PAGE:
Many people find that meditation helps them to reduce stress and relax.
It may seem impossible to find the time, but more and more people are leaving the hustle and bustle of their day behind for just 10 minutes of peace and quiet.
First, understand that meditation can be practiced anywhere and at any time. There’s no need to find a soundproofed room with the perfect temperature, humidity and lighting.
However, while meditation shouldn’t be constrained by a lack of resources, creating an intentional reflective space ensures that you’re reducing your risk of distraction to make the most of your practice.
After all, developing a consistent meditation habit is hard. Some people find it easier to slip into a meditative state when their surroundings are as serene as possible.
Creating an inviting area for your practice can be a liberating experience, so we’ll dig deeper into the process below.
What is it anyway?
Meditation spaces are typically created to help people improve their ability to focus, calm their minds, and create a more mindful environment.
They’re places of spiritual connection, relaxation and self-awareness. They may be contained or spacious, but ideally are protected from external disturbances to allow for an uninterrupted session.
Organising the interior space of your home can be tricky if you’re living in a small house or apartment with limited options.
In this case, you may simply clear out a corner of your bedroom or living room for the purpose.
As a basic rule, you should aim for a meditation space free from unnecessary distractions such as excessive noise, light, animals and people.
Why do I need a such an area?
Today’s world is filled with distractions.
Incessant messages, constant news alerts and unremitting work reminders all prey on the unwary mind. You’re never far from disturbance.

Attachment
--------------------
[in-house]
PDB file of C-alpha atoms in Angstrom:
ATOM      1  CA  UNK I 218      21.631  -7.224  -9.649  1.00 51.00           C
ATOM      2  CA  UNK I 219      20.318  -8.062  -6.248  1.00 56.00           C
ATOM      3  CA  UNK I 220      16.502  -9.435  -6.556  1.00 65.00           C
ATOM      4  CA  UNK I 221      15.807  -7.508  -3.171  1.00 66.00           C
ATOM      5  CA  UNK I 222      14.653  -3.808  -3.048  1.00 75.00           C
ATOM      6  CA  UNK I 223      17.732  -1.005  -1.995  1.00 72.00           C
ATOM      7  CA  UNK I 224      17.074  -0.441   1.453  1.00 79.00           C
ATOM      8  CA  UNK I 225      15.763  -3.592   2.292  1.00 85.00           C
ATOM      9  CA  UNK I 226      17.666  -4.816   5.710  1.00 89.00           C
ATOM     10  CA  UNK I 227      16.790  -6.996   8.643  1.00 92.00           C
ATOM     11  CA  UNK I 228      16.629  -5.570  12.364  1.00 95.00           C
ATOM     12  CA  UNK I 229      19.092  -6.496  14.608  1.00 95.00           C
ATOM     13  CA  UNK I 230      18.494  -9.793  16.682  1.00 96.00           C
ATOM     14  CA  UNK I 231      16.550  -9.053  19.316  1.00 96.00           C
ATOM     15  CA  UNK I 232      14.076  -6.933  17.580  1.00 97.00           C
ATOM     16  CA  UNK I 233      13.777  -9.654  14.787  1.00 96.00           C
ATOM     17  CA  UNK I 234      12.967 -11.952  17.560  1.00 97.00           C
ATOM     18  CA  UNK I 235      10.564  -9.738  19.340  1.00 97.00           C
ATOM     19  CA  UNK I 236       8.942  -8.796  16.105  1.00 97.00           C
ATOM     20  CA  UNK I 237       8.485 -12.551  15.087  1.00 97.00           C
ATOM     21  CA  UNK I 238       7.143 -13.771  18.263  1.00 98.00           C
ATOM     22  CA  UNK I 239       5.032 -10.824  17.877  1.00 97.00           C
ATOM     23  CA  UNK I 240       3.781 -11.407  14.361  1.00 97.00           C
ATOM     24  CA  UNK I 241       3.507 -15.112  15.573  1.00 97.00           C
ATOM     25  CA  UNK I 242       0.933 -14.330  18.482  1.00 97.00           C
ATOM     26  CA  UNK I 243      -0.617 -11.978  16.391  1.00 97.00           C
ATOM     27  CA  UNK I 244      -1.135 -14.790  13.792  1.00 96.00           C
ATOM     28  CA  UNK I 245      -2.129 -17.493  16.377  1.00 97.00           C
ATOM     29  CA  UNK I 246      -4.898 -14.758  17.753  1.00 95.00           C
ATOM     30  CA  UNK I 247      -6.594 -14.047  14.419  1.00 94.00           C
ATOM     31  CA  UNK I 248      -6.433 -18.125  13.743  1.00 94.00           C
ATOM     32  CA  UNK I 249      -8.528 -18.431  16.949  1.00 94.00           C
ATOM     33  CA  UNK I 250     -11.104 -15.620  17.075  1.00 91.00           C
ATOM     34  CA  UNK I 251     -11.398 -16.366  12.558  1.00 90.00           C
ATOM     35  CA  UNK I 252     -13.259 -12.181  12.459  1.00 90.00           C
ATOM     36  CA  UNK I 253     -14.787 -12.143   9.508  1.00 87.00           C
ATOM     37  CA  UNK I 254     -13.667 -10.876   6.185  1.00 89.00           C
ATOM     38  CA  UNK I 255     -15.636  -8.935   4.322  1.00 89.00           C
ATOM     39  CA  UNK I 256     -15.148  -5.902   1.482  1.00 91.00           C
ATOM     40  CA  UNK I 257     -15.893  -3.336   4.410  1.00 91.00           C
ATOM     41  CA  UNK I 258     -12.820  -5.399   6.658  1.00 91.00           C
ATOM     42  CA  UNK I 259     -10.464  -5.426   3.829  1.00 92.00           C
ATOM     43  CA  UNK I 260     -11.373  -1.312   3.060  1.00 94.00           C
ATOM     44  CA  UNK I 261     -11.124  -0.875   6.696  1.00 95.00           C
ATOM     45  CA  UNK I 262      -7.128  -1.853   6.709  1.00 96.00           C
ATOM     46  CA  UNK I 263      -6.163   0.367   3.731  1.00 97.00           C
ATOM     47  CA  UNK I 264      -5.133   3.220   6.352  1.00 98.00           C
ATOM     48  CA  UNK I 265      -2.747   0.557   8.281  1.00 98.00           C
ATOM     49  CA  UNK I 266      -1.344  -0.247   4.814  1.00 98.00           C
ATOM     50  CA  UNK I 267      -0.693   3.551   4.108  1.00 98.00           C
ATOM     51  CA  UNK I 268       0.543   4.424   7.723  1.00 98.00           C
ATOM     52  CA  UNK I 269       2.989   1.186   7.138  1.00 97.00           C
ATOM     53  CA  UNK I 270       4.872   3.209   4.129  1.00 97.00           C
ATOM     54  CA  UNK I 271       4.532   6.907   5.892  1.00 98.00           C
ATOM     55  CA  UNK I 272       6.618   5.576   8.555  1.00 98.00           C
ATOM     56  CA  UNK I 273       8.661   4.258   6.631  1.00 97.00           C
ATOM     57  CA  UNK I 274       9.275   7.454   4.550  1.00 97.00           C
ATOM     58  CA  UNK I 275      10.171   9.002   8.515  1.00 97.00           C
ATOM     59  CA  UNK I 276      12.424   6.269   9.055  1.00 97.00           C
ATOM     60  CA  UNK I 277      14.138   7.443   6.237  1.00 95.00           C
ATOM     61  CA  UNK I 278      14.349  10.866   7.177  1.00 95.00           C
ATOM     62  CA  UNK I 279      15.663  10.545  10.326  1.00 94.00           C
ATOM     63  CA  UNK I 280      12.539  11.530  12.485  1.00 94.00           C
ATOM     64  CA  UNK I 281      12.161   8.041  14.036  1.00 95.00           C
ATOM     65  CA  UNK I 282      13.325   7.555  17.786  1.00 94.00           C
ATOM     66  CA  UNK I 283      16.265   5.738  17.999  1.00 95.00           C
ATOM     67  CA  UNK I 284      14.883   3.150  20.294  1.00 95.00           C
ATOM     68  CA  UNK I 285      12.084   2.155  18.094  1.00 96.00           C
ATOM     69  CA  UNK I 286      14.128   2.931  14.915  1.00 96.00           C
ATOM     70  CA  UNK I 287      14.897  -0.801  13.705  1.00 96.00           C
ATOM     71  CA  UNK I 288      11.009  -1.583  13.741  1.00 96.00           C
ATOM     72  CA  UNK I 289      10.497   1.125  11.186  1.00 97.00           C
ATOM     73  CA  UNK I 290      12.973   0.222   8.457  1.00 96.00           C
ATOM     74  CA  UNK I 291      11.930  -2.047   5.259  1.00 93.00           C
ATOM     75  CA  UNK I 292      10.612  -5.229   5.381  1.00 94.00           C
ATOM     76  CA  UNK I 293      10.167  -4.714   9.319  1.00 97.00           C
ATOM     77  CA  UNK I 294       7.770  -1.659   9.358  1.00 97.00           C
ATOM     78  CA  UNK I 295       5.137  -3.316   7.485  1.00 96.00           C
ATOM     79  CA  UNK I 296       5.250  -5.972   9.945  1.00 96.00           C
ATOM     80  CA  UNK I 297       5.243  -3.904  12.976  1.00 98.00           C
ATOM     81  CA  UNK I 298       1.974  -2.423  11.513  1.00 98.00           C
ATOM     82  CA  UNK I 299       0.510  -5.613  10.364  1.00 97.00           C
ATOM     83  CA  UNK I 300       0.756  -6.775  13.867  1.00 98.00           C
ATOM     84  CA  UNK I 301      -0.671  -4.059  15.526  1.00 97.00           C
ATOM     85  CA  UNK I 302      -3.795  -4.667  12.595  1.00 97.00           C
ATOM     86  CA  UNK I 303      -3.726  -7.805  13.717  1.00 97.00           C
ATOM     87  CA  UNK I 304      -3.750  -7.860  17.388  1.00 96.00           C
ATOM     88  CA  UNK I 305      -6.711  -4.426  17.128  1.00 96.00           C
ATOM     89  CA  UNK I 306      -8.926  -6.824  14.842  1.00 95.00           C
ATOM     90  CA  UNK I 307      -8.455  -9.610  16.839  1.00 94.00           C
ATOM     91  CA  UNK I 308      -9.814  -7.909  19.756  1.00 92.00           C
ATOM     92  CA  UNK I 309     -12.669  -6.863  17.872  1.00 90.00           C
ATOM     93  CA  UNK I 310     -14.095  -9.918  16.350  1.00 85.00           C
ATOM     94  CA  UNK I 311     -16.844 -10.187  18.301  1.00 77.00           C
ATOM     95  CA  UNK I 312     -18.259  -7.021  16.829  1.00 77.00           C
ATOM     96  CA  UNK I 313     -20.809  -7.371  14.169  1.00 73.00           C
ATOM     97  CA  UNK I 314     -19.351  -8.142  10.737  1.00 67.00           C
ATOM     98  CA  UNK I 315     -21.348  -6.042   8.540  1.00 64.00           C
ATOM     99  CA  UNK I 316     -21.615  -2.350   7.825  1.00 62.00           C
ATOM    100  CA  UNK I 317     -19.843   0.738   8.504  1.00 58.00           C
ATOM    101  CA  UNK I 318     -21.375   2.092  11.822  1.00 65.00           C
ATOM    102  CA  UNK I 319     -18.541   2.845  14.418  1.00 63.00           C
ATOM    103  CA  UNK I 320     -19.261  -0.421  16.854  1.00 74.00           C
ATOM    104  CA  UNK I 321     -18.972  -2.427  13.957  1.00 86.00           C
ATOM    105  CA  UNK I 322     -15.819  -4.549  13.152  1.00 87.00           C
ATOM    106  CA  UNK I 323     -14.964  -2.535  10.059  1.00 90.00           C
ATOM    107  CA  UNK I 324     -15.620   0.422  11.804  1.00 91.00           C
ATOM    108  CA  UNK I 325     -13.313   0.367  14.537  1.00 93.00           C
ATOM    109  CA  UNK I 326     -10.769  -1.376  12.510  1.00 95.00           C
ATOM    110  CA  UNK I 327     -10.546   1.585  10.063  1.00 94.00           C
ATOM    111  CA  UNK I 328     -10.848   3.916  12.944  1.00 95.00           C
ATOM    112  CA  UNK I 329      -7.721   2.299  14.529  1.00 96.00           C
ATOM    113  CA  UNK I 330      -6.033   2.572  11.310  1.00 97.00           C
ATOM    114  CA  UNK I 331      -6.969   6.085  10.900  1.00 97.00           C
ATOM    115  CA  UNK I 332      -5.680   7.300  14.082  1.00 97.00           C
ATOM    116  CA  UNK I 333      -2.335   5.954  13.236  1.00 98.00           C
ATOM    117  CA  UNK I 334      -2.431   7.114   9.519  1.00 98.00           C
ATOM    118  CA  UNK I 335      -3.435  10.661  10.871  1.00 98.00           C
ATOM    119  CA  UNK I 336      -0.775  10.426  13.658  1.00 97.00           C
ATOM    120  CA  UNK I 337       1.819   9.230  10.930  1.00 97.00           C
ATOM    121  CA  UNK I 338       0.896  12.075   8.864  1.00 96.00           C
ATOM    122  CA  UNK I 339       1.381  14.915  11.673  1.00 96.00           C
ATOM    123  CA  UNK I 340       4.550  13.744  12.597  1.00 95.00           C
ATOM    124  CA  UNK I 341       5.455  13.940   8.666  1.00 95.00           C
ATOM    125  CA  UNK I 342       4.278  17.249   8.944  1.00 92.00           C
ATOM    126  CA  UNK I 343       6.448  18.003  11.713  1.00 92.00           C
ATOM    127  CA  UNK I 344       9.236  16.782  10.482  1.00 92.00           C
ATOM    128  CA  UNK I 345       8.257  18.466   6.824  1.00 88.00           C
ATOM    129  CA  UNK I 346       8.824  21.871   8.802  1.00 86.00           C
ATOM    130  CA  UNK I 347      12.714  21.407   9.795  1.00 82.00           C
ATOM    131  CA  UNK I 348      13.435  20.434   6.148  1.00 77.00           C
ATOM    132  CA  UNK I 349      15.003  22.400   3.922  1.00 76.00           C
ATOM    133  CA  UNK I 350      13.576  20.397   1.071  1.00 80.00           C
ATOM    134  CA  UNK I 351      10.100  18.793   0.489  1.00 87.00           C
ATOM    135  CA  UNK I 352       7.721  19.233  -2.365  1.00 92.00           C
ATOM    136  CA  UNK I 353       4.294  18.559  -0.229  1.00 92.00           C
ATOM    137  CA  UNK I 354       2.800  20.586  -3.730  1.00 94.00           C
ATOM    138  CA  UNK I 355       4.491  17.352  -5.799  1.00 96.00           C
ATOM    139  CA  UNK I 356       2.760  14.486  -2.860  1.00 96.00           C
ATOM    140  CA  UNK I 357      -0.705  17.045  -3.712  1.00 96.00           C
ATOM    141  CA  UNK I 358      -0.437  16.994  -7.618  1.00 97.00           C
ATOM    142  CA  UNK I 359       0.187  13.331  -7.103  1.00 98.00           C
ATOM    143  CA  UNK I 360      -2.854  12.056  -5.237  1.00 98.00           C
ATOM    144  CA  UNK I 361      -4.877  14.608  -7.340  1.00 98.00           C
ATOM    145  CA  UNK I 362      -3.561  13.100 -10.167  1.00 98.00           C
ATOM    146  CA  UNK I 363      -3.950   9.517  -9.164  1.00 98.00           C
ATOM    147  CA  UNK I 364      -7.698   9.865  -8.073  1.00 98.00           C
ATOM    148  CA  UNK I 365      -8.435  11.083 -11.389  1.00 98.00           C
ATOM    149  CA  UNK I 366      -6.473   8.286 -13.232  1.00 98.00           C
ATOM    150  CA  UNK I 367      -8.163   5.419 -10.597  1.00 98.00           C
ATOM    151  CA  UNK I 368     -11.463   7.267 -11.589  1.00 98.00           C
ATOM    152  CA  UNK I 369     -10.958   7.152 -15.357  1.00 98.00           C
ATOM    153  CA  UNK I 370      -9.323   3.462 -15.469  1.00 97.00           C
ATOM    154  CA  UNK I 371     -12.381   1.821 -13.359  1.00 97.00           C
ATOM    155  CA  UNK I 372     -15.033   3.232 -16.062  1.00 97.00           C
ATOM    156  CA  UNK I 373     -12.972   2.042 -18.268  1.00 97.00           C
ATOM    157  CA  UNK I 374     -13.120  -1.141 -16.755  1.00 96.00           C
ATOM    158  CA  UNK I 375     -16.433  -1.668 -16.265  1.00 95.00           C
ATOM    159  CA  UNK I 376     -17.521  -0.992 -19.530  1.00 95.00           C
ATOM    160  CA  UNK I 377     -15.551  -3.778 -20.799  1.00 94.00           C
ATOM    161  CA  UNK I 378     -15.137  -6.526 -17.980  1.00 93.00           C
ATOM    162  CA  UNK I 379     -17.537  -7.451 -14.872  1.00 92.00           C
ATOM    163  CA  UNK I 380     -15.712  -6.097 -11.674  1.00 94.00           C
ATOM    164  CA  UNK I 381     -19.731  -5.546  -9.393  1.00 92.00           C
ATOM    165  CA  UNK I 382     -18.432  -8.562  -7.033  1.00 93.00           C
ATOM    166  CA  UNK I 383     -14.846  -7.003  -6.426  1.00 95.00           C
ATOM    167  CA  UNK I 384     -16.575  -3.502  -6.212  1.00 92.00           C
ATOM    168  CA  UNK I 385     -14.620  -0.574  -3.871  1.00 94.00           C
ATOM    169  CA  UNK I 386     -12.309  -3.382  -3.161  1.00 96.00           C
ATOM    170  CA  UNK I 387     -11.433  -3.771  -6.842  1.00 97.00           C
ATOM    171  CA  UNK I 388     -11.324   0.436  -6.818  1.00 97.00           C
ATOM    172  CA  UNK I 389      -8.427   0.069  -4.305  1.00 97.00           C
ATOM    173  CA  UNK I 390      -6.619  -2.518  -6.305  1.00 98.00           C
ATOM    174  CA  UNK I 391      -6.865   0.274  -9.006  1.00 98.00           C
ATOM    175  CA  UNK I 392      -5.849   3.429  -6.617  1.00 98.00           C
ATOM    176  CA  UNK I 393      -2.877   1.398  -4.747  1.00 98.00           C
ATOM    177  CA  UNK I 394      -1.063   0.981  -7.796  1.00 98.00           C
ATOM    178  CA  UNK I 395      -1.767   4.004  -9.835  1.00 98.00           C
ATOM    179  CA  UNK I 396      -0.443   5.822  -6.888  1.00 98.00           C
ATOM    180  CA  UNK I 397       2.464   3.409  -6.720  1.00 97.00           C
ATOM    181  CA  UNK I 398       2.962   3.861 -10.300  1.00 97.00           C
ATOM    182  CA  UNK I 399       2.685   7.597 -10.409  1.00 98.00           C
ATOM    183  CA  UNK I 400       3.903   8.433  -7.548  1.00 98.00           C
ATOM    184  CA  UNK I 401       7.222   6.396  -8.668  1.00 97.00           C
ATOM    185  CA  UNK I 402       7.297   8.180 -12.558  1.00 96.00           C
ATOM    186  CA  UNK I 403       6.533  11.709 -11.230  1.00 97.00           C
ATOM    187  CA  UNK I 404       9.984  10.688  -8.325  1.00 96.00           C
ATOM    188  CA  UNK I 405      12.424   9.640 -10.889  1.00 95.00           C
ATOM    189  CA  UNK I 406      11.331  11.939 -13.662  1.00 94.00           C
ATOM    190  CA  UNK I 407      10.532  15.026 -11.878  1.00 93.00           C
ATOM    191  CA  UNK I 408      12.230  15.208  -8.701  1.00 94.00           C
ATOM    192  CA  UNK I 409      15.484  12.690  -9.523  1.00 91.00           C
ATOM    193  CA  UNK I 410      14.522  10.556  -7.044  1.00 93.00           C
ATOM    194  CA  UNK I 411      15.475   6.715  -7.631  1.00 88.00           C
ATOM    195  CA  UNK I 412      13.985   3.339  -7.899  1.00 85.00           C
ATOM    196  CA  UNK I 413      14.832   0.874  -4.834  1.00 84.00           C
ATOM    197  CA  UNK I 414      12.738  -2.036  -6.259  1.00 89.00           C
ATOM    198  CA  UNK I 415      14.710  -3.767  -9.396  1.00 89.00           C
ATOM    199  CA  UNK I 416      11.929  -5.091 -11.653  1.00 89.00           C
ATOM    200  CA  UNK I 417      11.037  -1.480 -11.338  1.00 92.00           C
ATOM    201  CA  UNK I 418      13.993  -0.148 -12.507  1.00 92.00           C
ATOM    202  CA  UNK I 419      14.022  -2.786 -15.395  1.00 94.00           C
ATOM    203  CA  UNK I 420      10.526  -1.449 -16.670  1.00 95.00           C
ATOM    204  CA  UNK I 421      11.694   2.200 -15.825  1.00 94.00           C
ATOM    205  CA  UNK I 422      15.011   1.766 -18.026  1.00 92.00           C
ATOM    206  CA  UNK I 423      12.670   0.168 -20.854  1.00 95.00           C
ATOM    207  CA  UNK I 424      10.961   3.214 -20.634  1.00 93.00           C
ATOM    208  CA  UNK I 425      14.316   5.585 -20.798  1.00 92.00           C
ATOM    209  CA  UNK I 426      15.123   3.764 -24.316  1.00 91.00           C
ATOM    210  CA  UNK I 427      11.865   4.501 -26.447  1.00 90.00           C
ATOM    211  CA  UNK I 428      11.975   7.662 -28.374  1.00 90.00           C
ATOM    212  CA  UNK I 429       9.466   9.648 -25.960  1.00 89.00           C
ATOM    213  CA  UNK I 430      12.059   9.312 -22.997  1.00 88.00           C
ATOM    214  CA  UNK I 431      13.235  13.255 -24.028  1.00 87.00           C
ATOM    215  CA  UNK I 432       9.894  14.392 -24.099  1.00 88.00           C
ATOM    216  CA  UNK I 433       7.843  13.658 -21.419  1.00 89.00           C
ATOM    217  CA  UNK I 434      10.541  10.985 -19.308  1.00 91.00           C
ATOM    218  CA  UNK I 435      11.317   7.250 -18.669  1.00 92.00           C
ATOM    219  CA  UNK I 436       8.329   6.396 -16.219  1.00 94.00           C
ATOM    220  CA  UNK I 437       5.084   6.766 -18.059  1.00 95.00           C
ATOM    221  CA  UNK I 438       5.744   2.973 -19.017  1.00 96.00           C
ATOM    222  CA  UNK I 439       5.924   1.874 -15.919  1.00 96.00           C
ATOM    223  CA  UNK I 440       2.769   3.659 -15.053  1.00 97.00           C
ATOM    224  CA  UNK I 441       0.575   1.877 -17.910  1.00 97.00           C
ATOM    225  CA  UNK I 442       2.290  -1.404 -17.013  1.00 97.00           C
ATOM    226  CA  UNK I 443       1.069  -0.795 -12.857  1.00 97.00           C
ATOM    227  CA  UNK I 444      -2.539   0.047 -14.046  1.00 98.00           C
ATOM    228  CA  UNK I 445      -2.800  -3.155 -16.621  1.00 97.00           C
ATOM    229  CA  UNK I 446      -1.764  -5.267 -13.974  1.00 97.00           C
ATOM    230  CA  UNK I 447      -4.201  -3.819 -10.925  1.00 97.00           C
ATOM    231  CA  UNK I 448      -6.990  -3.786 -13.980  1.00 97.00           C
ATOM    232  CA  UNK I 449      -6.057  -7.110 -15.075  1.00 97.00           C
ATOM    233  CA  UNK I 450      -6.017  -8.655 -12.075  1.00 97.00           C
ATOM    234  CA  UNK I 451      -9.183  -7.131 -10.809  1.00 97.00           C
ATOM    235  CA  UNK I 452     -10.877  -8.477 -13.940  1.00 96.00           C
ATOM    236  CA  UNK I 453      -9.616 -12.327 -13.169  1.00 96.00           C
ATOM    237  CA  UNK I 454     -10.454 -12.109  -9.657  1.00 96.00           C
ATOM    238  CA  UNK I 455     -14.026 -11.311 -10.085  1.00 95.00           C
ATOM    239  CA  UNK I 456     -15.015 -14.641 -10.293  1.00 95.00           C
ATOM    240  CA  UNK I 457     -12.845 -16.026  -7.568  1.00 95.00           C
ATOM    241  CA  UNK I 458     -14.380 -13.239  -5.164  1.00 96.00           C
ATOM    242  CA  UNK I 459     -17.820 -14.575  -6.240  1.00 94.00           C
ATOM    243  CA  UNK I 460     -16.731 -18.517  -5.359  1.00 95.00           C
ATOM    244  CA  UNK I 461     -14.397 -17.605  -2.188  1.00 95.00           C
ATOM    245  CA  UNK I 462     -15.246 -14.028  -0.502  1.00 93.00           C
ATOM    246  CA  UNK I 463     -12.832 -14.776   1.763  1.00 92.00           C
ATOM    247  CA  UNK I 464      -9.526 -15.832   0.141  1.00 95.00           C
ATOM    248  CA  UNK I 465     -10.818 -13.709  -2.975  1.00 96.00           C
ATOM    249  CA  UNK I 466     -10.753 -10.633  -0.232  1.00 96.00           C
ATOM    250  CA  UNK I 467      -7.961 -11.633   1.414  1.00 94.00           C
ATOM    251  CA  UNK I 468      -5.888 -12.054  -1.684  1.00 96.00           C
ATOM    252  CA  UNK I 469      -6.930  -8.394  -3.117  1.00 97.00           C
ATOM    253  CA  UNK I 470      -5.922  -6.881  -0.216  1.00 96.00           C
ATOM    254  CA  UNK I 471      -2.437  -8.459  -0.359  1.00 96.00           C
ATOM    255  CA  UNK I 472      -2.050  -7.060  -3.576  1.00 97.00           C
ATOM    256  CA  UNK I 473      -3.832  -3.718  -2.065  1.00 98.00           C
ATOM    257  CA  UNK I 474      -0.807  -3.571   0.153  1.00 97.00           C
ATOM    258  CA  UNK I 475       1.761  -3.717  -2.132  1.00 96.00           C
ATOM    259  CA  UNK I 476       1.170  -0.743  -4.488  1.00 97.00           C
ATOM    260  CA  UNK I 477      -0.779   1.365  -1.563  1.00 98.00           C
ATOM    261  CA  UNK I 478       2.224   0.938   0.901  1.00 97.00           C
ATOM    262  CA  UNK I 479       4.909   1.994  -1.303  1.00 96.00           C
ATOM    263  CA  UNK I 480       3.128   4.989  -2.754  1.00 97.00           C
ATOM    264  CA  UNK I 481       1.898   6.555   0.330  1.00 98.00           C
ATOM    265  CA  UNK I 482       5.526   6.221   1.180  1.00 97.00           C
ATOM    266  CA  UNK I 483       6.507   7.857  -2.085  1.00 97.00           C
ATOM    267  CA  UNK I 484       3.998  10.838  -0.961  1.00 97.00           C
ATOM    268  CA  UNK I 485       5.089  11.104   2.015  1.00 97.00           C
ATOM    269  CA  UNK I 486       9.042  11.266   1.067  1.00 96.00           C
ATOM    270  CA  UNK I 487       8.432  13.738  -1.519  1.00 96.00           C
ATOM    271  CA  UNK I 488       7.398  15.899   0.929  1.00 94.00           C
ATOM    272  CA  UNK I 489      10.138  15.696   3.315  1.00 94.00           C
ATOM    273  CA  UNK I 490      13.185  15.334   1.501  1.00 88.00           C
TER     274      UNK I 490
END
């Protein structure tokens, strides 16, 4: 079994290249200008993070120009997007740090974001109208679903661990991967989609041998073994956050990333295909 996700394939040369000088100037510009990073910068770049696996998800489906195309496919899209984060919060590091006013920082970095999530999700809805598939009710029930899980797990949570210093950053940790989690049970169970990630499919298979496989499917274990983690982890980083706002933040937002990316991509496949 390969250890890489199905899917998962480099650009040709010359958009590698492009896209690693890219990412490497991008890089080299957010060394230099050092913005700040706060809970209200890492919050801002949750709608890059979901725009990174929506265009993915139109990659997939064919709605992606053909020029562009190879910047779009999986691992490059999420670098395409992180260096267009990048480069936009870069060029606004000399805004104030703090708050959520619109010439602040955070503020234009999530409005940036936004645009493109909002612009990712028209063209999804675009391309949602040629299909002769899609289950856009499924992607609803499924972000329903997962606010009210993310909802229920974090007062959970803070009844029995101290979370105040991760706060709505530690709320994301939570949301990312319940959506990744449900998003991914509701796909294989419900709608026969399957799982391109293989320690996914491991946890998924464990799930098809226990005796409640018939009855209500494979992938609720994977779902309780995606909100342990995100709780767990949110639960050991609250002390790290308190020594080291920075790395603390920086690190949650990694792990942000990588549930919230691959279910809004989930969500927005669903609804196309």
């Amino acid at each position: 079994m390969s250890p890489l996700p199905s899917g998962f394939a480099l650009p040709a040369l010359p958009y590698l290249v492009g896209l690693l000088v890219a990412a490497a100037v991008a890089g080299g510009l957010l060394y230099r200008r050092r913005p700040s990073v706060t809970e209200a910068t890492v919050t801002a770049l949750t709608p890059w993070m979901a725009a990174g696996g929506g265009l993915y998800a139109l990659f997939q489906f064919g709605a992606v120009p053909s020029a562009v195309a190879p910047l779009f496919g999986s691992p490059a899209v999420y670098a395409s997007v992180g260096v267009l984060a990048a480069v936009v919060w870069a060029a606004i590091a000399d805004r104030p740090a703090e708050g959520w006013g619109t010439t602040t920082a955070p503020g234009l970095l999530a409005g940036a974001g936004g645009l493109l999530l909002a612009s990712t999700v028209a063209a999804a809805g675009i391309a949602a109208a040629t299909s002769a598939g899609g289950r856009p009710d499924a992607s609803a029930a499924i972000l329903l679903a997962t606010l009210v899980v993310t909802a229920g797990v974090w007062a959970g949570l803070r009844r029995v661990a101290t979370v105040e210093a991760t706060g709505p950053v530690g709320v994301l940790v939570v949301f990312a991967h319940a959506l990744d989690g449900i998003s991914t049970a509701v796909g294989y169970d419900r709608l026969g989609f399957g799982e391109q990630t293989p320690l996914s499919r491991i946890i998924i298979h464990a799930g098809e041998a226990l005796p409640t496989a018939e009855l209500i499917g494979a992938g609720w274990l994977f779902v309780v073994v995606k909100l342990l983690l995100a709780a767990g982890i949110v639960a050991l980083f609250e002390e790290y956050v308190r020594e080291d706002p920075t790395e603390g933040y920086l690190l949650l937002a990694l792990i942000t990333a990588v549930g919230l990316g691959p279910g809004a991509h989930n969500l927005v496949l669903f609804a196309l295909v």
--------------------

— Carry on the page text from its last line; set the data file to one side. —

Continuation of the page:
The internet has made life easier, but as technology advances, our attention spans shrink accordingly.
Meditation provides a vital antidote to the cacophony of modern living and a predefined space keeps you grounded throughout.
Not to mention, the ambience of the area can even enhance your practice.
Creating a meditation space
Furniture set up
There are ways to make meditation more comfortable and relaxing with the right furniture.
Many meditators like sitting on the floor, or at least on something low to the ground.
I personally find these positions pretty uncomfortable on my hips and back. So I tend to use a firm chair with a straight back, or sometimes a stool.
Others prefer using meditation mats using the traditional lotus or Japanese kneeling position (seiza).
Another common piece of furniture used for meditation is a zafu, a small round cushion, which can help elevate your hips and may be more comfortable for meditators with knee pain.
Alternatively, you might choose to use a meditation bench, allowing your spine and lower back to rest in a neutral position.
In my experience, sound meditation can be one of the most helpful techniques available for gaining objectivity over the contents of our mind.
In a normal meditation space, ambient sounds generally reach you unless you’re in a hermetically sealed chamber, and easily be used as a focus for attention.
However, it’s also prudent not to deliberately set up your space noisy area, meaning you have to compete with excessive distraction.